.. Primary outcome was pain and function assessed using the validated Victorian Institute of Sports Assessment-Achilles (VISA-A) questionnaire at 24 weeks (analysed using a generalised estimation equations model). Secondary outcomes were patient satisfaction, return to sport, degree of ultrasonographic Doppler flow, visual analogue scale on 10 hop test, power and flexibility of the gastrocnemius and soleus muscles, pain detect questionnaire for neuropathic pain, and pain coping inventory. Participants were evaluated at baseline and at 2, 6, 12, and 24 weeks.
Results Only one participant (1%) was lost to follow-up. The estimated mean VISA-A score improved significantly, from 40.4 (95% confidence interval 32.0 to 48.7) at baseline to 59.1 (50.4 to 67.8) at 24 weeks in the high volume injection group and from 36.9 (27.1 to 46.8) to 58.5 (47.9 to 69.1) in the placebo group. The VISA-A score over time did not differ between the groups (adjusted between group difference at 24 weeks 0.5 points, 95% confidence interval −17.8 to 18.8). No significant between group differences were found for patient satisfaction (21/37 (57%) v 19/39 (49%) patients, P=0.50) and return to desired sport (15/29 (52%) v 19/31 (61%) patients active in sports, P=0.65) at 24 weeks. None of the other secondary outcomes differed between the two groups.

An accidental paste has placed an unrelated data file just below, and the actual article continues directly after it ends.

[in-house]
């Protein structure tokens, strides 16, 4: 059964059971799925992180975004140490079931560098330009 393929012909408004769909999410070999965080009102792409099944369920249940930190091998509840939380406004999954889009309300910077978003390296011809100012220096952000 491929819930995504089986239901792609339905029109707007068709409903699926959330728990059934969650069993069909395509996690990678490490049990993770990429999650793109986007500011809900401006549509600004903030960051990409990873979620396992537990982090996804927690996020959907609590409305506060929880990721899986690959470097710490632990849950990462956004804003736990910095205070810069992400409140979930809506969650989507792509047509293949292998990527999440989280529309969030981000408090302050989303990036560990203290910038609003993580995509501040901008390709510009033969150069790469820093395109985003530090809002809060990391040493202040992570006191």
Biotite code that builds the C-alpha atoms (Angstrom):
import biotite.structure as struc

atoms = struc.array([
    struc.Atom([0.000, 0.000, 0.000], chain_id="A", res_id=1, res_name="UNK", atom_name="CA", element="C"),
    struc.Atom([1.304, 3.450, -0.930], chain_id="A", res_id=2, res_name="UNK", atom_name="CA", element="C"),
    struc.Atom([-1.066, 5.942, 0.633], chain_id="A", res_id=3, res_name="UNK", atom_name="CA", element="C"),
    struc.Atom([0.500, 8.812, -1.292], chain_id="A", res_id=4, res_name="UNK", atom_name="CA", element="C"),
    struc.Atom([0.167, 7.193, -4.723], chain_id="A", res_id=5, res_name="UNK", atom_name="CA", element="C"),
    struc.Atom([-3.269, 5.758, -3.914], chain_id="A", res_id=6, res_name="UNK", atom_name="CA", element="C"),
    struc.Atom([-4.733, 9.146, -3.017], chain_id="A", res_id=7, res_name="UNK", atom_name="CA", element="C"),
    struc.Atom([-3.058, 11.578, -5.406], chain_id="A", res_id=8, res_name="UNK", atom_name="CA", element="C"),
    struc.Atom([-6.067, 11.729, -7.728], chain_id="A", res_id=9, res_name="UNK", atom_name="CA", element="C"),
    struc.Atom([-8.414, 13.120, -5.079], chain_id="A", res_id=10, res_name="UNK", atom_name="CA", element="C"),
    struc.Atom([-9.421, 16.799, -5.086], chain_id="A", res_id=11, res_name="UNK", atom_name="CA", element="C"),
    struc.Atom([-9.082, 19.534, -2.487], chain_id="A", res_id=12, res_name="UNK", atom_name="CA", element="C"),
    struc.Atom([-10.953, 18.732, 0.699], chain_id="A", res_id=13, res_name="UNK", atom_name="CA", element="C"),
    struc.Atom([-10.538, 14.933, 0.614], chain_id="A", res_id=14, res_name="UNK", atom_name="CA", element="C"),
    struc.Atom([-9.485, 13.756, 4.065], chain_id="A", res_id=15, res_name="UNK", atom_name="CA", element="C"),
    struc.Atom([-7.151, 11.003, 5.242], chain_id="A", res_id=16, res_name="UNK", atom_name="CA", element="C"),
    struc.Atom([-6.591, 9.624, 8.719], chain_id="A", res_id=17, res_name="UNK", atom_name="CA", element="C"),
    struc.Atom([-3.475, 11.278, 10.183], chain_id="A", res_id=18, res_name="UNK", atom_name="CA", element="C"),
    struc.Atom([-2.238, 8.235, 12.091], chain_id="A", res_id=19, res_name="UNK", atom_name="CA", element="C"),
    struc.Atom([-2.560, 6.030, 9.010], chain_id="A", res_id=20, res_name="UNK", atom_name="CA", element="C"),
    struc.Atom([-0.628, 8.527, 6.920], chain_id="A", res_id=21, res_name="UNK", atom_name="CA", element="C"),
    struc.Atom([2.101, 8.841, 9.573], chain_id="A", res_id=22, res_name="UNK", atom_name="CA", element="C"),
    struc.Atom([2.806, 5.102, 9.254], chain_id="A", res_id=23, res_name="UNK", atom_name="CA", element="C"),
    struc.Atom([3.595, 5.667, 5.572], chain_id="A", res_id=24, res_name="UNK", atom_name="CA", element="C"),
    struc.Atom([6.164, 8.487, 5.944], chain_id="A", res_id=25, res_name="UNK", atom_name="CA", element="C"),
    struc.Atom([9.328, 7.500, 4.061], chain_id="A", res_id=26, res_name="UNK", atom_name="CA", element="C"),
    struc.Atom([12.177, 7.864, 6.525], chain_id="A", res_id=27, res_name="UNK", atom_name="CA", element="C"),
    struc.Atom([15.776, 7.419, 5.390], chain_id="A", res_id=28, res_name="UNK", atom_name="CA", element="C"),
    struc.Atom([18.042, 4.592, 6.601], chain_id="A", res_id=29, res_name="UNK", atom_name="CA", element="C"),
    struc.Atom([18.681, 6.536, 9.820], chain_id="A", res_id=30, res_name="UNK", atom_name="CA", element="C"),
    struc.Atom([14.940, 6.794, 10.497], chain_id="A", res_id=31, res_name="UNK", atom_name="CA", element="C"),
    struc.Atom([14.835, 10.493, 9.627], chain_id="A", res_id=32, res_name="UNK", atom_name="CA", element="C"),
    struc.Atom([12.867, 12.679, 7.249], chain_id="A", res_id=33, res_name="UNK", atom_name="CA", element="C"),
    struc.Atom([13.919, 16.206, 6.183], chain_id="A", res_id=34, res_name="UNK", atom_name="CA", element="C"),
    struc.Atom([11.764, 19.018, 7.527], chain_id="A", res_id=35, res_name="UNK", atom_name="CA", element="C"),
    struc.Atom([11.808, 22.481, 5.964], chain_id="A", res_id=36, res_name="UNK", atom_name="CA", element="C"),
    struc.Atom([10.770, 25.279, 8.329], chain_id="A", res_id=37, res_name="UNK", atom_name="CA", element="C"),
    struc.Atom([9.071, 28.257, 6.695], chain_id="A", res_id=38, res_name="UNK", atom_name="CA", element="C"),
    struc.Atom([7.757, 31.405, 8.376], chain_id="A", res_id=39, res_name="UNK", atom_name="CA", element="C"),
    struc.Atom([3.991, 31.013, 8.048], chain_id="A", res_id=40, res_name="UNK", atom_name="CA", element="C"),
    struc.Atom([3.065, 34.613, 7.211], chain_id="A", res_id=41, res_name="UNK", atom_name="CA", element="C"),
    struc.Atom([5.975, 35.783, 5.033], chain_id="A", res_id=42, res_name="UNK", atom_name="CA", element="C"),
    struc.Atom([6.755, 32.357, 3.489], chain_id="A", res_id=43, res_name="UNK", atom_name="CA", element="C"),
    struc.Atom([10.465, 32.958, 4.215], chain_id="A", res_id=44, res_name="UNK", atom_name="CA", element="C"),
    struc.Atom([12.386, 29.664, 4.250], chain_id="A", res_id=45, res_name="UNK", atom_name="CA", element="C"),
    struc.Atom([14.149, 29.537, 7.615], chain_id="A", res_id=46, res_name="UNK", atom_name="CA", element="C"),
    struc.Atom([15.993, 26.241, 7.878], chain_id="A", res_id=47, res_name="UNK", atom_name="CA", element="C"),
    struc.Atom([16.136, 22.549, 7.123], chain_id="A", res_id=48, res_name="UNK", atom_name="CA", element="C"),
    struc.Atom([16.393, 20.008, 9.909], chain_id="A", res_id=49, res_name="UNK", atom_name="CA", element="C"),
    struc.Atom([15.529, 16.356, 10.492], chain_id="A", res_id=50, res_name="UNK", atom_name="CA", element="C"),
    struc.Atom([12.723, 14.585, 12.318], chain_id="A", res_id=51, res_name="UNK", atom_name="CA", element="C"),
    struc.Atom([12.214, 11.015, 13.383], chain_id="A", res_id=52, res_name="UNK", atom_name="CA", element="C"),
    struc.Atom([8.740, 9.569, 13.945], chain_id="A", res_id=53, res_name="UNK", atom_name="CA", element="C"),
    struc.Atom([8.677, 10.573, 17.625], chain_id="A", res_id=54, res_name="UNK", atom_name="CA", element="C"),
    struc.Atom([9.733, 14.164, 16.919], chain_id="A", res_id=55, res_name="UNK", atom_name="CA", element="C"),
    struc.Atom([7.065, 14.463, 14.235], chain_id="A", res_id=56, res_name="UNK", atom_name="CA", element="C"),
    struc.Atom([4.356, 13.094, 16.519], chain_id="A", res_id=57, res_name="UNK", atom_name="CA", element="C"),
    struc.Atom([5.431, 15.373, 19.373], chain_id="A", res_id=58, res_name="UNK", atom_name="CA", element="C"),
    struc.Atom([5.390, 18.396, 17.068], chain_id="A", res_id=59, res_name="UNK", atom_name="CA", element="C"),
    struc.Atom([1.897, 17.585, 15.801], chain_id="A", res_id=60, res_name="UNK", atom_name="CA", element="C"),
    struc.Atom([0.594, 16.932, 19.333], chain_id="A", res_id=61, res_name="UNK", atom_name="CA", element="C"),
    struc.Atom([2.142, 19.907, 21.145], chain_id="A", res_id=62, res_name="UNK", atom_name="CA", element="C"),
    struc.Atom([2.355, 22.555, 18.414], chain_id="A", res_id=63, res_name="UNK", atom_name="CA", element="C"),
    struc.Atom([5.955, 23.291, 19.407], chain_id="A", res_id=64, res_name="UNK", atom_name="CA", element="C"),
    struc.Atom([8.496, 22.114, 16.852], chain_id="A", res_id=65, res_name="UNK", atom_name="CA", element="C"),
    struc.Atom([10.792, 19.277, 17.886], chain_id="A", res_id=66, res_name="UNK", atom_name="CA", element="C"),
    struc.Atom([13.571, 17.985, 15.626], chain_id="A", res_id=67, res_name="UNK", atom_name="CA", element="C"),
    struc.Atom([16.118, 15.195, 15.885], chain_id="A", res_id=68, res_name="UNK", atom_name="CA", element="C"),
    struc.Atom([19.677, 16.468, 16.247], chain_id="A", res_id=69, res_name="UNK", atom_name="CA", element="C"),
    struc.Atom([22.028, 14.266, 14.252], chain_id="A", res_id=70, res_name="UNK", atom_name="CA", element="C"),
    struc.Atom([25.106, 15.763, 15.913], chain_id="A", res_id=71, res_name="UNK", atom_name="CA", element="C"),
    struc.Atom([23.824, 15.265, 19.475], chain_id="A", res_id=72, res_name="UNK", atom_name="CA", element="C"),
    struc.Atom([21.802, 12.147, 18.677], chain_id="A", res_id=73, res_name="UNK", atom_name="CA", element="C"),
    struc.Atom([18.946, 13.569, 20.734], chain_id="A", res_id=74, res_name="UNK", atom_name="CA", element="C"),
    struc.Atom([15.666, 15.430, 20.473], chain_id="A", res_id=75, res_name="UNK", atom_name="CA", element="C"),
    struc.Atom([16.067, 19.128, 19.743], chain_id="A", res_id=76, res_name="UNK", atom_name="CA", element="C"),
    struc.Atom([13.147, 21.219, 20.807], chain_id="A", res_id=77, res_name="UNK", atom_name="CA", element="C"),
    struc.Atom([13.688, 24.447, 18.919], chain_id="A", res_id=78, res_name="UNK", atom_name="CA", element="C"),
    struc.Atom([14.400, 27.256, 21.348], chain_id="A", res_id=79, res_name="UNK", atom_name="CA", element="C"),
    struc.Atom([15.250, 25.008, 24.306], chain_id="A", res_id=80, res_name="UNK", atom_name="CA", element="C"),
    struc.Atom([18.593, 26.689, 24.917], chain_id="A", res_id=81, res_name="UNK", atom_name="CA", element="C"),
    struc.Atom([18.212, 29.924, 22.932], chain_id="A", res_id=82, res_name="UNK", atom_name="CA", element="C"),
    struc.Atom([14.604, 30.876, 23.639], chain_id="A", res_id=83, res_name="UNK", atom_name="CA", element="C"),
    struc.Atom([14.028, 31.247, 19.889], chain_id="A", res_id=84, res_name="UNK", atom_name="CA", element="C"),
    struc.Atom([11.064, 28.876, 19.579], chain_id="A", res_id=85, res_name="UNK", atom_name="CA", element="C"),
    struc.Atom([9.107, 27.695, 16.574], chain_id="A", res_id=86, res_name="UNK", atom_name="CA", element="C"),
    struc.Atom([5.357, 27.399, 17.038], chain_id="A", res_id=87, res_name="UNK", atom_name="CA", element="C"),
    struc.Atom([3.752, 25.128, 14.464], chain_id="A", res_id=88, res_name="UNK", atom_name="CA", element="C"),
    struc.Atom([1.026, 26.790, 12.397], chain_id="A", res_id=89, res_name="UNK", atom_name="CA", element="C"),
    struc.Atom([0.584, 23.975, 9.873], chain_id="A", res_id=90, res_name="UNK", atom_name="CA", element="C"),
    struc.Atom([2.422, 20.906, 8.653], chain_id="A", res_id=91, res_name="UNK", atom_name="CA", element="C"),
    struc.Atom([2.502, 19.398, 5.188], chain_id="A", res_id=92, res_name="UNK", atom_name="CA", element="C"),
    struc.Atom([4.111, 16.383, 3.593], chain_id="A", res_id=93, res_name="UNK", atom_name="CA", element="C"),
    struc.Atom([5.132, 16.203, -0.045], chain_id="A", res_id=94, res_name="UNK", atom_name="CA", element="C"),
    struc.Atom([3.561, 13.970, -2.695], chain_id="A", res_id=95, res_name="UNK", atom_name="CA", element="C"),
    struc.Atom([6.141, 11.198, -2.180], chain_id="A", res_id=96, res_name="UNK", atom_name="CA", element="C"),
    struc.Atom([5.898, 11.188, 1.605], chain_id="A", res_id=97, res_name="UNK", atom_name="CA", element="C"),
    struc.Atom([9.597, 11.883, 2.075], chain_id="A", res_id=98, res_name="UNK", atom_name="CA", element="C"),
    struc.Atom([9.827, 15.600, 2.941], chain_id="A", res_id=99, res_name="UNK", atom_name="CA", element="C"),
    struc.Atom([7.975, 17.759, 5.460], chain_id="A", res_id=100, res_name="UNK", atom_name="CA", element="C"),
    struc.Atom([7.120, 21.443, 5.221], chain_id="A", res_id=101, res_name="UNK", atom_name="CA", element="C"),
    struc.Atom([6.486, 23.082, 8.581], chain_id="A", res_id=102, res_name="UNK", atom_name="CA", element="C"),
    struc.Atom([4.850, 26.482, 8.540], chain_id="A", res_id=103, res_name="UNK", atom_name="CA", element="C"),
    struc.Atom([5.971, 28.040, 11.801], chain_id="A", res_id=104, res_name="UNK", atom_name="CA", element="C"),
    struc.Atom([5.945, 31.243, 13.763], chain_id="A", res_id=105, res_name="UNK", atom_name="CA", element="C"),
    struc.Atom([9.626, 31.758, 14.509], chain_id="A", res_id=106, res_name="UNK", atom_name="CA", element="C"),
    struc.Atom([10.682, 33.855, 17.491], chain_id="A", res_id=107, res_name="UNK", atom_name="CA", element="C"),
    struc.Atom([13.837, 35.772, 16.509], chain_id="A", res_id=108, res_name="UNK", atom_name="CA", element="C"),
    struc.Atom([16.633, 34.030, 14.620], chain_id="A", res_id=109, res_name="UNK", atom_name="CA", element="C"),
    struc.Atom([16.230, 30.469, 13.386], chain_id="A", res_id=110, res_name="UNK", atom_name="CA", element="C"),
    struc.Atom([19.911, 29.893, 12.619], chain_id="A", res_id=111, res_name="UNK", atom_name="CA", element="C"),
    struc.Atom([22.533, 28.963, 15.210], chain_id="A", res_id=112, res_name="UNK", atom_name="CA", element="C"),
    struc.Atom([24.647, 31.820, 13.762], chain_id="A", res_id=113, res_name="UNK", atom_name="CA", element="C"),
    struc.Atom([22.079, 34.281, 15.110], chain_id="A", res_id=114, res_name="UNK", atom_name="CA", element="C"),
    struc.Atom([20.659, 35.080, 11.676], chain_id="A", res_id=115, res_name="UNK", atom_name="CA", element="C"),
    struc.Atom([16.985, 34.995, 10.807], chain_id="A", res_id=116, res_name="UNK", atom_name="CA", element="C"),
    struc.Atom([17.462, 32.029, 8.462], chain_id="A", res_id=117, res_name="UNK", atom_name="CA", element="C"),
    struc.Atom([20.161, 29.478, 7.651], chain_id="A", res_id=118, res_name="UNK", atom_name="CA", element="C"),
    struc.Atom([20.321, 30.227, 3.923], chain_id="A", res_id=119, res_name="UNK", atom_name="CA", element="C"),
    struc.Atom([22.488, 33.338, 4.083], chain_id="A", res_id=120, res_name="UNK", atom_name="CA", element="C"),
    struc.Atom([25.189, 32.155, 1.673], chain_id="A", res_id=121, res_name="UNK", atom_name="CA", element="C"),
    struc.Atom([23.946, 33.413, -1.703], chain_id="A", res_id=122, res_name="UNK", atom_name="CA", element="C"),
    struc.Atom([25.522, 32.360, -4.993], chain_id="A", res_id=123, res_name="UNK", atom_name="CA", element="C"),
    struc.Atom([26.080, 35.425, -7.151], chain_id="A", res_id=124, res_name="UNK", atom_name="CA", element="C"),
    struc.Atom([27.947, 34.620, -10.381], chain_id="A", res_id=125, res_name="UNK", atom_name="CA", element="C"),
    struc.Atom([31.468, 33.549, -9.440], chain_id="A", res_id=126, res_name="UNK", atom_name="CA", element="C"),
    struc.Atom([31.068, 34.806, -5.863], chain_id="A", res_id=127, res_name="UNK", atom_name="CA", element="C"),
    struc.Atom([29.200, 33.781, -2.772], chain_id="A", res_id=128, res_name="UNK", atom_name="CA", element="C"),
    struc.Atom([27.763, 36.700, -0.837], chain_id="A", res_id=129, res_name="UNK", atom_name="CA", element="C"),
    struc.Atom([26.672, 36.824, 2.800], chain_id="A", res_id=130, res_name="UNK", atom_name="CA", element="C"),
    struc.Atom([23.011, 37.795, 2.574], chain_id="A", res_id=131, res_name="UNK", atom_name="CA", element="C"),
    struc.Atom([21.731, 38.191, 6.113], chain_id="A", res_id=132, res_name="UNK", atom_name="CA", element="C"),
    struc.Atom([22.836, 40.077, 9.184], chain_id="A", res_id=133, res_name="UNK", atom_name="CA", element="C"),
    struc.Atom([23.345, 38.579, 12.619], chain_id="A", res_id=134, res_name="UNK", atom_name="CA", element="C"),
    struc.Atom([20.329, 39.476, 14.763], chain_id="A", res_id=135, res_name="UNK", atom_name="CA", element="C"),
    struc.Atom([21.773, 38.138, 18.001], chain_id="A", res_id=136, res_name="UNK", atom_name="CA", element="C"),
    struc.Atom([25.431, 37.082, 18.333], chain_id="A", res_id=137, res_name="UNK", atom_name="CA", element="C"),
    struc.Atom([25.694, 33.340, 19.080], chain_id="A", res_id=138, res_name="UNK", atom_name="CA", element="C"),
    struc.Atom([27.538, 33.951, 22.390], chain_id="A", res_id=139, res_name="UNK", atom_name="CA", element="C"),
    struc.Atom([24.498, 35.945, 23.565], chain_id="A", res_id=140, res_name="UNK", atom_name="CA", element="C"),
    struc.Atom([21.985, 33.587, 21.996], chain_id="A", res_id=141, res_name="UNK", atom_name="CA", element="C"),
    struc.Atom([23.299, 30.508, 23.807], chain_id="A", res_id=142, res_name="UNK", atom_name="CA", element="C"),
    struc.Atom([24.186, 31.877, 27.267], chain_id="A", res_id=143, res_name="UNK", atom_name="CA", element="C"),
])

Conclusions A high volume injection without corticosteroids in addition to usual care is not effective for symptom reduction in patients with chronic midportion Achilles tendinopathy. On the basis of our findings, we cannot recommend the use of a high volume injection in this patient group